More than 20 war veterans left New Zealand today for Egypt where they will visit battlegrounds they fought at 70 years ago and remember the 380 men who never made it home.
Twenty two veterans of the North African campaign, all aged between 88 and 96, today boarded a plane for Egypt, to return to the place where they fought through blood and tears, but survived.
Seventy years has passed since the Battle of El Alamein, where 380 New Zealand soldiers were killed and a further 1300 wounded in just one week.
Many have probably never returned to Egypt and their visit to former battlegrounds is sure to bring back memories.
The veterans will attend a New Zealand National Ceremony to mark the anniversary on Friday, followed by an International Commemoration Service on Saturday.
Both ceremonies will take place at the Commonwealth War Graves Cemetery in El Alamein, which contains the names of 11,945 Commonwealth servicemen and the graves of men who died at all stages of the desert campaigns.
Veterans' Affairs New Zealand General Manager Rick Ottaway, who sent the men off in Auckland today, said it was an opportunity for them to pay their respects to their colleagues who never returned.
"It will be a very emotional time, as many have family members, colleagues or friends who rest in the Commonwealth War Graves Cemetery in El Alamein," Ottaway said.
"They will also have the opportunity to see some of the places they once fought, which I'm sure will bring back many memories they have of their time in North Africa."
The story of the battle begins in June, 1942, when the New Zealand Division was urgently recalled back to Egypt from Syria, according to information on the Returned Services Association's website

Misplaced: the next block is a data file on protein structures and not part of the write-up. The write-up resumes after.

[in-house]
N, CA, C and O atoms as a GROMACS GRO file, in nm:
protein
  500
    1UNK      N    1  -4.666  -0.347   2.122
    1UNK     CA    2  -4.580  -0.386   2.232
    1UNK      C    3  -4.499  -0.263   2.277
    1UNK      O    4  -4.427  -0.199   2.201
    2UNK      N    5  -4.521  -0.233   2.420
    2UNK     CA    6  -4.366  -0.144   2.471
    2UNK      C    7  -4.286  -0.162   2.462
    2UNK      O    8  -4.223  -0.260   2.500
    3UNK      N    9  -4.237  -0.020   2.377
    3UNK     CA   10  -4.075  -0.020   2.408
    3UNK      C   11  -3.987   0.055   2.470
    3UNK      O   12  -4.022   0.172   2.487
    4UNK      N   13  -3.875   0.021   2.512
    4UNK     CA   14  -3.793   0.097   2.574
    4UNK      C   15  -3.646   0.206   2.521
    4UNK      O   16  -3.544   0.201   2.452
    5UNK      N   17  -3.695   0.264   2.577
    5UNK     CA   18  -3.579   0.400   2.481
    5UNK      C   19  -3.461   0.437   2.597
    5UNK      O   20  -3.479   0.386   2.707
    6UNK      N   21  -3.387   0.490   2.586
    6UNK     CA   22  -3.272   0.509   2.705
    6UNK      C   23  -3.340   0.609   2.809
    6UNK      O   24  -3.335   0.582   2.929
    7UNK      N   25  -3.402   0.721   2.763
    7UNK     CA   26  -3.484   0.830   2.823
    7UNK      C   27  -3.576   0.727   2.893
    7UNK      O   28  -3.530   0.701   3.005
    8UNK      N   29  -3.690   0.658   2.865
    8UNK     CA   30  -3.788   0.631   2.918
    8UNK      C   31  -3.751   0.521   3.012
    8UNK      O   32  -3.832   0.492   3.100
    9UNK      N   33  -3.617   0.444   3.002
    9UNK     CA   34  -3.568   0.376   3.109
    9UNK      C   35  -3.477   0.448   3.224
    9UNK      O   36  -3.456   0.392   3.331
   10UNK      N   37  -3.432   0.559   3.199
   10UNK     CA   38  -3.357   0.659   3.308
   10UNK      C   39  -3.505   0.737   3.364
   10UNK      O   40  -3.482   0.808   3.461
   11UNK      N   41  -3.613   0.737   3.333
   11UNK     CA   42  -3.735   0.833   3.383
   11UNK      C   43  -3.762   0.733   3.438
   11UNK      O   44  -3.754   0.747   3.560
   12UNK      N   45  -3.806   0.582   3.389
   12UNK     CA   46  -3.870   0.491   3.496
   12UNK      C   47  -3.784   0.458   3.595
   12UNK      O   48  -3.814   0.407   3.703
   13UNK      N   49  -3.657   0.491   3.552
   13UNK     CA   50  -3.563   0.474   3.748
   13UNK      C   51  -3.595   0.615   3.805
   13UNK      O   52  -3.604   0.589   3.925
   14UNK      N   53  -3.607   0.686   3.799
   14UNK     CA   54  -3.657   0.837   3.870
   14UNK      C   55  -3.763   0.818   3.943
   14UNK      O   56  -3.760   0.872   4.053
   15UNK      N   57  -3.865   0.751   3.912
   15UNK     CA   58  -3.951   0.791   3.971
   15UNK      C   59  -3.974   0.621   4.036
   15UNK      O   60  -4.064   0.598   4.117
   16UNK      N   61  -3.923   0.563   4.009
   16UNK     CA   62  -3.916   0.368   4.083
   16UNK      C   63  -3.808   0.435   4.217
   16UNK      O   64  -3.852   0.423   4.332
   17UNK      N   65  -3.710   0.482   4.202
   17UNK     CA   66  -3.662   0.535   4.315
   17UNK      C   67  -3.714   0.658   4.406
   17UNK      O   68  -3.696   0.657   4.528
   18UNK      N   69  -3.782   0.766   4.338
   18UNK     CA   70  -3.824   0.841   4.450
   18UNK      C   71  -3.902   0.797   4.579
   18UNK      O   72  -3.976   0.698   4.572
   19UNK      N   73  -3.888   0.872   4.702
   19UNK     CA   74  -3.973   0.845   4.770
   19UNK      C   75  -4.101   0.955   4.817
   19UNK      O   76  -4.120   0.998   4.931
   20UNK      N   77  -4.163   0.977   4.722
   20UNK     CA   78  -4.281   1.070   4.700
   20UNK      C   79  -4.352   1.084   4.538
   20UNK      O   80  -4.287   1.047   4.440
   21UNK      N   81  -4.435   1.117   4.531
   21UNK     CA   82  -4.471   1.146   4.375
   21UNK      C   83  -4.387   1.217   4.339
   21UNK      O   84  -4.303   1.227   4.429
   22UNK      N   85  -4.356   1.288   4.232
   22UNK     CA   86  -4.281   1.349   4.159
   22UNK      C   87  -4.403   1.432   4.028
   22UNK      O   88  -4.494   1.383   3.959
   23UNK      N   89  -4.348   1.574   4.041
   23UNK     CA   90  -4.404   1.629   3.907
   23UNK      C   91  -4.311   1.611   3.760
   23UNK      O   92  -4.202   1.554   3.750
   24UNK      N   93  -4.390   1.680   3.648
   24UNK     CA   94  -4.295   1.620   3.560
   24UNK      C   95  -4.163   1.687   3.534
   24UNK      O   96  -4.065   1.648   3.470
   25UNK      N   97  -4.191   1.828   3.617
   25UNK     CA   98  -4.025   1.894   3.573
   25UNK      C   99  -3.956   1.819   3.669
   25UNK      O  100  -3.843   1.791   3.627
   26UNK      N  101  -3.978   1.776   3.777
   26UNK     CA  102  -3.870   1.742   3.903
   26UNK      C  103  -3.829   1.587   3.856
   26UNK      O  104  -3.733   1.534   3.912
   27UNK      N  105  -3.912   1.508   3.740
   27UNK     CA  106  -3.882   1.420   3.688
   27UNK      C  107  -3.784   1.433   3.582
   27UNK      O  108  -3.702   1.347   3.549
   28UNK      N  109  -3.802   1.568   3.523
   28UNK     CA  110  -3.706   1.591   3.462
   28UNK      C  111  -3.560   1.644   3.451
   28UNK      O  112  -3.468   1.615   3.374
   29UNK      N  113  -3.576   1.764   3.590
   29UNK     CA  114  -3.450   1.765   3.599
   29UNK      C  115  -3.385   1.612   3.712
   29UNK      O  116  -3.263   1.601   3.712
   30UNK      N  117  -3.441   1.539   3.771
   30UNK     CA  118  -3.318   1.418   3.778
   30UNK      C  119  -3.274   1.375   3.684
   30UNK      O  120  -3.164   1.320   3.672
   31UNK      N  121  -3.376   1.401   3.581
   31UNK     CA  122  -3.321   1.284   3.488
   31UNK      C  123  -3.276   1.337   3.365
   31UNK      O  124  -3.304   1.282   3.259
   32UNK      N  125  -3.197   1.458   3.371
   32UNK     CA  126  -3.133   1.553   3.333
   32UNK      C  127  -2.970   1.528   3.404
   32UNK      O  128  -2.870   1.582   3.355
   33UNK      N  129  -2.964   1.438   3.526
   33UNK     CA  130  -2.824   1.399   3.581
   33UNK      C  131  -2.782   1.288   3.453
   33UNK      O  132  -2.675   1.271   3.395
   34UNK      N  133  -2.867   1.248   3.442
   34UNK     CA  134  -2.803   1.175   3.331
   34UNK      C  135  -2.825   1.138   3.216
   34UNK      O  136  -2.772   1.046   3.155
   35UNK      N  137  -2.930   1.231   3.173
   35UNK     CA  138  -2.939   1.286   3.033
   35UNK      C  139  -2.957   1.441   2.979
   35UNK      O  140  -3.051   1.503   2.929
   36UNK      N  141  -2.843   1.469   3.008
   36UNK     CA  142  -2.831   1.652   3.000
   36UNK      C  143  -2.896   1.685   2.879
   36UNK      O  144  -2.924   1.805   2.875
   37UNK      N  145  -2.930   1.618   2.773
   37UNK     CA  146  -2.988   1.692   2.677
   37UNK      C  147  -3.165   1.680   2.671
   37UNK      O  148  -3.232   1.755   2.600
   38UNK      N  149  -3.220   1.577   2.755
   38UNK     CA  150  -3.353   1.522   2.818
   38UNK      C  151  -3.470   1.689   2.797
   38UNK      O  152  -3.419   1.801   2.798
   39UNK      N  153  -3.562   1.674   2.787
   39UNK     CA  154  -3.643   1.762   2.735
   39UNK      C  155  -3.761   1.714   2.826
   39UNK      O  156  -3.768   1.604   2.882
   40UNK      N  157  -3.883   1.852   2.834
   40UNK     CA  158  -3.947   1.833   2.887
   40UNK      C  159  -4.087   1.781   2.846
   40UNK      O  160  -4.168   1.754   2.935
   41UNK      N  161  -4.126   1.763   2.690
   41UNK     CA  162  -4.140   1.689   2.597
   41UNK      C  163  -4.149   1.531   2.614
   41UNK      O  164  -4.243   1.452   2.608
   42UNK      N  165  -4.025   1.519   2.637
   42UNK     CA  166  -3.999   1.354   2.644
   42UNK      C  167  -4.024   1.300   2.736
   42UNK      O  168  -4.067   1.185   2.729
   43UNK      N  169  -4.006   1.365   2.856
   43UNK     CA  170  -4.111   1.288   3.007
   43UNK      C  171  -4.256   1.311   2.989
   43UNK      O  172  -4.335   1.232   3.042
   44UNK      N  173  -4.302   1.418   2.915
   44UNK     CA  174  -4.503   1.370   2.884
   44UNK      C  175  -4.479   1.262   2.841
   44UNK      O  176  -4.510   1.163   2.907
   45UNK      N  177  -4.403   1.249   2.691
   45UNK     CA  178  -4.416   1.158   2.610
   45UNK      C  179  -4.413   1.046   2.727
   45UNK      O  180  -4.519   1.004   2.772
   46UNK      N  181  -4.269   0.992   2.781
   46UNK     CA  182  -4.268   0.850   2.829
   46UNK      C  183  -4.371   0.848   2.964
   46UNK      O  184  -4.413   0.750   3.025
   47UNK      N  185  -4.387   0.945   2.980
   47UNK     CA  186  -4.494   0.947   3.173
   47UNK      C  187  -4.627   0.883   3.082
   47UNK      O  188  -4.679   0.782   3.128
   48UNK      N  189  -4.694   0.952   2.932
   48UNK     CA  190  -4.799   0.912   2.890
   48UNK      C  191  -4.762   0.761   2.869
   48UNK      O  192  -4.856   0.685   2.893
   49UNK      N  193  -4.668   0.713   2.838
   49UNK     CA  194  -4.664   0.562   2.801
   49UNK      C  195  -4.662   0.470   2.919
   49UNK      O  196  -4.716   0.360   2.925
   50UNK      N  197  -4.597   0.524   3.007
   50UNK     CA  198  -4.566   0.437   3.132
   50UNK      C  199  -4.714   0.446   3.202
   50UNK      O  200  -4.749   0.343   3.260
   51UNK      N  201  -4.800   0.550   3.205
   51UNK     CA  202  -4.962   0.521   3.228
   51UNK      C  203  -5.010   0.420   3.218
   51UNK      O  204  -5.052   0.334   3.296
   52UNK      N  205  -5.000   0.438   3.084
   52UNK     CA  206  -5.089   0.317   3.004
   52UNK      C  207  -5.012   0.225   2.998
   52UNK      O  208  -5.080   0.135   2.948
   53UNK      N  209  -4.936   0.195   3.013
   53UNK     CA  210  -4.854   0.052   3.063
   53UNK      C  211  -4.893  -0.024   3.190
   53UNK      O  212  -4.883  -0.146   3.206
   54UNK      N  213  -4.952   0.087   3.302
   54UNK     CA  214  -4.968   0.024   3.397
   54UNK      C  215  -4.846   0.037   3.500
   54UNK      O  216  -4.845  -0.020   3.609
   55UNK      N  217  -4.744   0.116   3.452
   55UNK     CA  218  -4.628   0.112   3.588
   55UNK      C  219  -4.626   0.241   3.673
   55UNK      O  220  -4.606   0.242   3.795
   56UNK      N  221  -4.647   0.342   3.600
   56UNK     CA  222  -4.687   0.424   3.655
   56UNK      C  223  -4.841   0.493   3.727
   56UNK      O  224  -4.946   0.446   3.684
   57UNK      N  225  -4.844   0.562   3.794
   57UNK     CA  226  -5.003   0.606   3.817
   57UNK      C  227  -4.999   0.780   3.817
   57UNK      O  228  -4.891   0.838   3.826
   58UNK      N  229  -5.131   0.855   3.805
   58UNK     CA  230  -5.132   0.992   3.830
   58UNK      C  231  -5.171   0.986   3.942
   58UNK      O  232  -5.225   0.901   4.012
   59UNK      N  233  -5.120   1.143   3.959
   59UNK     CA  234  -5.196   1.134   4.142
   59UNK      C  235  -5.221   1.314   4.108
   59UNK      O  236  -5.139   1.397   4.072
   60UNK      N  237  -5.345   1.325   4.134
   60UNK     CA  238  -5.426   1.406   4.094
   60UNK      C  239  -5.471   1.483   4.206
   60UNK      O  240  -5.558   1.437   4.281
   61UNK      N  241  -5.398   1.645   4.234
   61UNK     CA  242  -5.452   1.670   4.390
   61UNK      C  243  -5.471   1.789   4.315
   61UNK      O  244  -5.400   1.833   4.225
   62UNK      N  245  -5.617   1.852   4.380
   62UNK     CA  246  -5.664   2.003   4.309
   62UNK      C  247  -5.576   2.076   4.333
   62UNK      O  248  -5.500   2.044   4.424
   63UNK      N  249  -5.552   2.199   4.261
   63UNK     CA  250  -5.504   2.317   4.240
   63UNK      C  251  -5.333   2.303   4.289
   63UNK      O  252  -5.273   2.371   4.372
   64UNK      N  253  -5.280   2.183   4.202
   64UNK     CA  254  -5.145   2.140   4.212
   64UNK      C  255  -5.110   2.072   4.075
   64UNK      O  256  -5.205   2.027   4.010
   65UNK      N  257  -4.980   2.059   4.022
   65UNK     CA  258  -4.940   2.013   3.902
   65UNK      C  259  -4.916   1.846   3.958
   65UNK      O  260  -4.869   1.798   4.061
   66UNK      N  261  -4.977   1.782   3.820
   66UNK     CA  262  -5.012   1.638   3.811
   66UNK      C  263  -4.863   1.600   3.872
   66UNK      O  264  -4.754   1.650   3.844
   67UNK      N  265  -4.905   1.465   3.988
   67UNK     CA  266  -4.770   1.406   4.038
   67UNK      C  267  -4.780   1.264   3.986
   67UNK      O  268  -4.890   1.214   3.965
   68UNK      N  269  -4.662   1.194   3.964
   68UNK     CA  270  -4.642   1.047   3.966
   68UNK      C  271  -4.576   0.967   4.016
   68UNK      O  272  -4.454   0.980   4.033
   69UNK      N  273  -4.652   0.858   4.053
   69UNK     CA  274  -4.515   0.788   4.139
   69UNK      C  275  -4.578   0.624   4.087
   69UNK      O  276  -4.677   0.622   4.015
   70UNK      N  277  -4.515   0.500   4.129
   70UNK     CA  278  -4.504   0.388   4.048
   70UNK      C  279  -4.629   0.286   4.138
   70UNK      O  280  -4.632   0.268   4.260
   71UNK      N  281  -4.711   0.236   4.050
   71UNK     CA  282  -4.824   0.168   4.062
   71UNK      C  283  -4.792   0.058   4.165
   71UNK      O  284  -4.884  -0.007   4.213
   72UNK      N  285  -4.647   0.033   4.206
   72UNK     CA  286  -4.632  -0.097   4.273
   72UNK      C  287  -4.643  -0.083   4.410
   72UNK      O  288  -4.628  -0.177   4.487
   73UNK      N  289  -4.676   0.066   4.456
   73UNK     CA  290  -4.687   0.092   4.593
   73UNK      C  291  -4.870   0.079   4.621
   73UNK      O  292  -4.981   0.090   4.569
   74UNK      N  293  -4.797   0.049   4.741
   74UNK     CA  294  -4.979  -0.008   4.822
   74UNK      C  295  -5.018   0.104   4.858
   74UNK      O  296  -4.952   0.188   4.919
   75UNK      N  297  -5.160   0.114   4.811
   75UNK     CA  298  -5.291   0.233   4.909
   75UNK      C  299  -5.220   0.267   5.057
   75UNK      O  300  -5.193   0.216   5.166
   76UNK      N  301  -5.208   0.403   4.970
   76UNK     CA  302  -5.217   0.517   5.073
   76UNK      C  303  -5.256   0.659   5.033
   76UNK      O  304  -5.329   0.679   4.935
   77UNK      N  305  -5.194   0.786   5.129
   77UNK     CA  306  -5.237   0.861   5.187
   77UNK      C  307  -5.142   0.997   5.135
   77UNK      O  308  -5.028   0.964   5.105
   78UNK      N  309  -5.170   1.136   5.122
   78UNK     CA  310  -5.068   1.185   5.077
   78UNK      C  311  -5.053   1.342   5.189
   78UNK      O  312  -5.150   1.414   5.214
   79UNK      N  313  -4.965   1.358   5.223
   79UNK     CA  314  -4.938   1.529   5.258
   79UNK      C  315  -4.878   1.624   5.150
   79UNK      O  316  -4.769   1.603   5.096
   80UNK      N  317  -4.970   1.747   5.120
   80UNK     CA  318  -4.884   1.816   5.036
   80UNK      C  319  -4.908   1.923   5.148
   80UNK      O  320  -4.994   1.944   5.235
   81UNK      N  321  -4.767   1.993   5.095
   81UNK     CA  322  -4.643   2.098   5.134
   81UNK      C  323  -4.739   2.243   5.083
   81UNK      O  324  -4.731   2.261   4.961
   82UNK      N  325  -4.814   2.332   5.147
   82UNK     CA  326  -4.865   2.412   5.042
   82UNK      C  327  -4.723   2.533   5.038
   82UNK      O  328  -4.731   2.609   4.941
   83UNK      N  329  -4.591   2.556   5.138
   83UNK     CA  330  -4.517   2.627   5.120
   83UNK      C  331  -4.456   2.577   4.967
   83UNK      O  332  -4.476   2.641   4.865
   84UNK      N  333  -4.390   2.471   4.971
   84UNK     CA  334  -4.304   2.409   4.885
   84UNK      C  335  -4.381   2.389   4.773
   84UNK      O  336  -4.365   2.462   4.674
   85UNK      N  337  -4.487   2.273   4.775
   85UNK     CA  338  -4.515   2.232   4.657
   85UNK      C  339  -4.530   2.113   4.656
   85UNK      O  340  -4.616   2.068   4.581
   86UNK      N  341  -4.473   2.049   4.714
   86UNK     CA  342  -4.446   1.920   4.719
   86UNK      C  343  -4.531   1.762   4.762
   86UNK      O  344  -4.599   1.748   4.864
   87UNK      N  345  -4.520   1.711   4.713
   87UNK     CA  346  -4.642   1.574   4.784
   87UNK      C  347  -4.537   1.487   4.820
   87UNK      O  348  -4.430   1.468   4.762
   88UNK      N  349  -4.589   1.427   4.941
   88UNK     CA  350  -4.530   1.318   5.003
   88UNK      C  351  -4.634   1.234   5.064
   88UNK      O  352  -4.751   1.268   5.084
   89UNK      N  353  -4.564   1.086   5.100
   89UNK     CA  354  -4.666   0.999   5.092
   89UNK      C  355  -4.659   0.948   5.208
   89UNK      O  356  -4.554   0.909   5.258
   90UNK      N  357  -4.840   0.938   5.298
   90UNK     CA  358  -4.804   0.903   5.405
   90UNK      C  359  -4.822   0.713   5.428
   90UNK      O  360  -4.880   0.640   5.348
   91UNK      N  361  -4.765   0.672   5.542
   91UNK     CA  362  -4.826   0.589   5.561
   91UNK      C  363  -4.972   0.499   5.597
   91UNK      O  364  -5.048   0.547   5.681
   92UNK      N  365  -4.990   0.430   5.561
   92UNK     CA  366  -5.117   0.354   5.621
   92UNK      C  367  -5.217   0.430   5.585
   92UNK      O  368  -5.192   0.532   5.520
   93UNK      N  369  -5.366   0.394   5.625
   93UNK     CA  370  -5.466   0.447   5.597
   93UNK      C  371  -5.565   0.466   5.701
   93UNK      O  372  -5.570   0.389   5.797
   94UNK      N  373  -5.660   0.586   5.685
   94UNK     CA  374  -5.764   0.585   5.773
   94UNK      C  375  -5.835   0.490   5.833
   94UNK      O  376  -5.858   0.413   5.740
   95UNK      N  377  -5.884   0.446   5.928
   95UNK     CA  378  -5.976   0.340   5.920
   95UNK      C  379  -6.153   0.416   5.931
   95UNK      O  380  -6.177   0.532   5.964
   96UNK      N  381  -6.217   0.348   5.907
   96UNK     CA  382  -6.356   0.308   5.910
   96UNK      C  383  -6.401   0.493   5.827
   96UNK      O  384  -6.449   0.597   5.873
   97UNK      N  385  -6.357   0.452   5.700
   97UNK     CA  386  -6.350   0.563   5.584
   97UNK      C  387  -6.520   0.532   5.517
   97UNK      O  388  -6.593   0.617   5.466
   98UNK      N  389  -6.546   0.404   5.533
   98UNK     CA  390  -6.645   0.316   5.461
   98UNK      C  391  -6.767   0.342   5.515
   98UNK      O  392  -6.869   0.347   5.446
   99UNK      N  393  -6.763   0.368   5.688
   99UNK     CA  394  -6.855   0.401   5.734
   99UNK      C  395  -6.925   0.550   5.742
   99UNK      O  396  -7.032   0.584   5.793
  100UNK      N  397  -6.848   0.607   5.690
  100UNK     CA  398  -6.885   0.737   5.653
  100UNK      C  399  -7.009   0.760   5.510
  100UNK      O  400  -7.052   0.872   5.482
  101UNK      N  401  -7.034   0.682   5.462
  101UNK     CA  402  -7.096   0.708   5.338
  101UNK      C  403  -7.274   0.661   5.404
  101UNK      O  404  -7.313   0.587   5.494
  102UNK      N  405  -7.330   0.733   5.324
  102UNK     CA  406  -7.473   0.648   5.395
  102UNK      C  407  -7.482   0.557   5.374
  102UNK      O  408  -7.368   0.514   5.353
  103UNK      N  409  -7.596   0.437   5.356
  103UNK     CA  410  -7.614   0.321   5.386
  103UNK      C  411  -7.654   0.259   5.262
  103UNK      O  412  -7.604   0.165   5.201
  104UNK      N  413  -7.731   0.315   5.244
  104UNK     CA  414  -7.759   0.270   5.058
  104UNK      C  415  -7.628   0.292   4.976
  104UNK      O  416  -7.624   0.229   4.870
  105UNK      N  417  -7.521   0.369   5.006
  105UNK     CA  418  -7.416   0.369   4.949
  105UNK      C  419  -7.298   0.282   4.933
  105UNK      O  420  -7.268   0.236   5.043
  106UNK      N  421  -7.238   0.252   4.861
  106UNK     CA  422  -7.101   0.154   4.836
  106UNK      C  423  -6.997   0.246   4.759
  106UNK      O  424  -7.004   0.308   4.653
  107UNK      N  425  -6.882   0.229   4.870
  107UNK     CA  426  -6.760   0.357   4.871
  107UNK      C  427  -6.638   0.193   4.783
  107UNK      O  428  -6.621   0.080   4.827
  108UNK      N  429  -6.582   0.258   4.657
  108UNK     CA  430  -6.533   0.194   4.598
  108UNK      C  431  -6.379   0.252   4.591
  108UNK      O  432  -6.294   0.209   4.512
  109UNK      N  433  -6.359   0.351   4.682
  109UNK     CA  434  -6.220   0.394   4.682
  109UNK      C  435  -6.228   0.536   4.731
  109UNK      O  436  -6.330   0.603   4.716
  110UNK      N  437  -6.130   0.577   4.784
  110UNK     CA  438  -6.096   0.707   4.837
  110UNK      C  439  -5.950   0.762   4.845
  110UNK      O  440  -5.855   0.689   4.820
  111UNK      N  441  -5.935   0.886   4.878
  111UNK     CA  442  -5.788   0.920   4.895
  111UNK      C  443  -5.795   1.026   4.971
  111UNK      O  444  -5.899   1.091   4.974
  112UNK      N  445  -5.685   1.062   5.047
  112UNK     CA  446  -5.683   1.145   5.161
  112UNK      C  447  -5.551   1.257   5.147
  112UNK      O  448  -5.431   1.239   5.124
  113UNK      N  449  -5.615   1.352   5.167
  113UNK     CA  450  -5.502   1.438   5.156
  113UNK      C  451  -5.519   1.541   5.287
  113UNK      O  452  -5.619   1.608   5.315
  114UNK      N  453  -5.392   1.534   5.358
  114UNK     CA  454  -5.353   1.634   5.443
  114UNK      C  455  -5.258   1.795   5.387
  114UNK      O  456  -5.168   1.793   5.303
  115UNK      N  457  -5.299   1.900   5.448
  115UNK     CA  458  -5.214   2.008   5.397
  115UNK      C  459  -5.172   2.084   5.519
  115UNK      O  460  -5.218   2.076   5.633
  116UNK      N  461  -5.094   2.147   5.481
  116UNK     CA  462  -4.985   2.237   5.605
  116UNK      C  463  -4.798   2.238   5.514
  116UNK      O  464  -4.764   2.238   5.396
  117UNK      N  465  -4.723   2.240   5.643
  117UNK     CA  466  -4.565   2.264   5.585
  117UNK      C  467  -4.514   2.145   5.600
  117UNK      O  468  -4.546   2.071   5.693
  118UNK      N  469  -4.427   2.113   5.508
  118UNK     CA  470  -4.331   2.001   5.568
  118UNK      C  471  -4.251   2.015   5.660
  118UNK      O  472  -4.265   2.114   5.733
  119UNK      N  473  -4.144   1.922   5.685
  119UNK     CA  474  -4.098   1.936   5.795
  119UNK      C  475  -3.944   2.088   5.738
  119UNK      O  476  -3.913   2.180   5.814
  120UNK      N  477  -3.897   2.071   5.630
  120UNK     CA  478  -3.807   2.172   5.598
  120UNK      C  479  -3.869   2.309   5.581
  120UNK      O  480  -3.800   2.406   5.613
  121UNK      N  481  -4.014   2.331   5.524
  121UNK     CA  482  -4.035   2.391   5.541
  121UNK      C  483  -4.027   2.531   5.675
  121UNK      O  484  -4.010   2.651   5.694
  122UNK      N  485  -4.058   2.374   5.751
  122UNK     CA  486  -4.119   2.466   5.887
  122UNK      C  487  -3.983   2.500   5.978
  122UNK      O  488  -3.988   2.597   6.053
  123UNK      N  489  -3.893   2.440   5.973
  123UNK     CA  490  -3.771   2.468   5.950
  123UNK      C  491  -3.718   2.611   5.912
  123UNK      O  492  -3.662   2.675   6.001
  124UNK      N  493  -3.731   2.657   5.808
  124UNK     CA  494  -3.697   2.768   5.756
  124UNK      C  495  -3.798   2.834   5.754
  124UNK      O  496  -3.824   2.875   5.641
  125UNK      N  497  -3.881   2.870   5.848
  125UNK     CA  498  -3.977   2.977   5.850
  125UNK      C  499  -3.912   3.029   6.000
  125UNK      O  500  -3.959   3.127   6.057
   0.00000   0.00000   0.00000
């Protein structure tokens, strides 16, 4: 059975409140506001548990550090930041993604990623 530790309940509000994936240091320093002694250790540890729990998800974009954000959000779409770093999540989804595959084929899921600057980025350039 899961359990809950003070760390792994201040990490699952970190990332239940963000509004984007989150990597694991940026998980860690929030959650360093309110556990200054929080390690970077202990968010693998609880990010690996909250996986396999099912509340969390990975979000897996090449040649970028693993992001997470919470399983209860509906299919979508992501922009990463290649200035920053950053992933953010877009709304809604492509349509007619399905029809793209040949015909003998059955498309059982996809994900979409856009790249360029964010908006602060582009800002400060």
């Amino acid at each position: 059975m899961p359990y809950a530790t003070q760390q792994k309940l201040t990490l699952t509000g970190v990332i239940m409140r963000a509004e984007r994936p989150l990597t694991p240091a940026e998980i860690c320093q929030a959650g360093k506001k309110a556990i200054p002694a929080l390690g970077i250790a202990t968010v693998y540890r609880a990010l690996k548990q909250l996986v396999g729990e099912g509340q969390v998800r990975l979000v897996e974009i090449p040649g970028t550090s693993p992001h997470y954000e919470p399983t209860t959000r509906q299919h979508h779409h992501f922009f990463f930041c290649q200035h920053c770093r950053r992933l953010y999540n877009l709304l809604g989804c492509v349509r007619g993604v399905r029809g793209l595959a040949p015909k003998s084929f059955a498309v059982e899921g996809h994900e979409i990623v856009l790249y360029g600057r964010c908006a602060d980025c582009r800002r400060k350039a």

"It was a long protracted period of living dangerously," veteran Alan Johnston said 10 years ago, when he travelled to Egypt to mark the 60th anniversary.
"For those who were present in Egypt at that time, El Alamein has a certain instant recall because so much happened to so many New Zealanders during this particular action that it remains indelibly printed on one's memory. It tested the mettle of all who were involved."
Victory was achieved by the allies in early November, but the loss of life was great.
"A victory it was - but not a glorious victory, there is no glory in war, only human tragedy and suffering," Johnston said.
In the greater North African campaign, New Zealand lost 1300 soldiers, 3700 were wounded and 2000 taken as prisoners.
"This was a disastrous price to pay for victory, especially when those figures only apply to one country's casualties," Johnston said.
Johnston was an infantry sergeant in the war and suffered severe leg wounds during the early campaign. He was the RSA's national president before his death a few years ago.
The veterans are flying to Egypt on an Air Force plane, which will also transport 18 Australian veterans from Dubai to Egypt and back. The New Zealand veterans will return on October 25.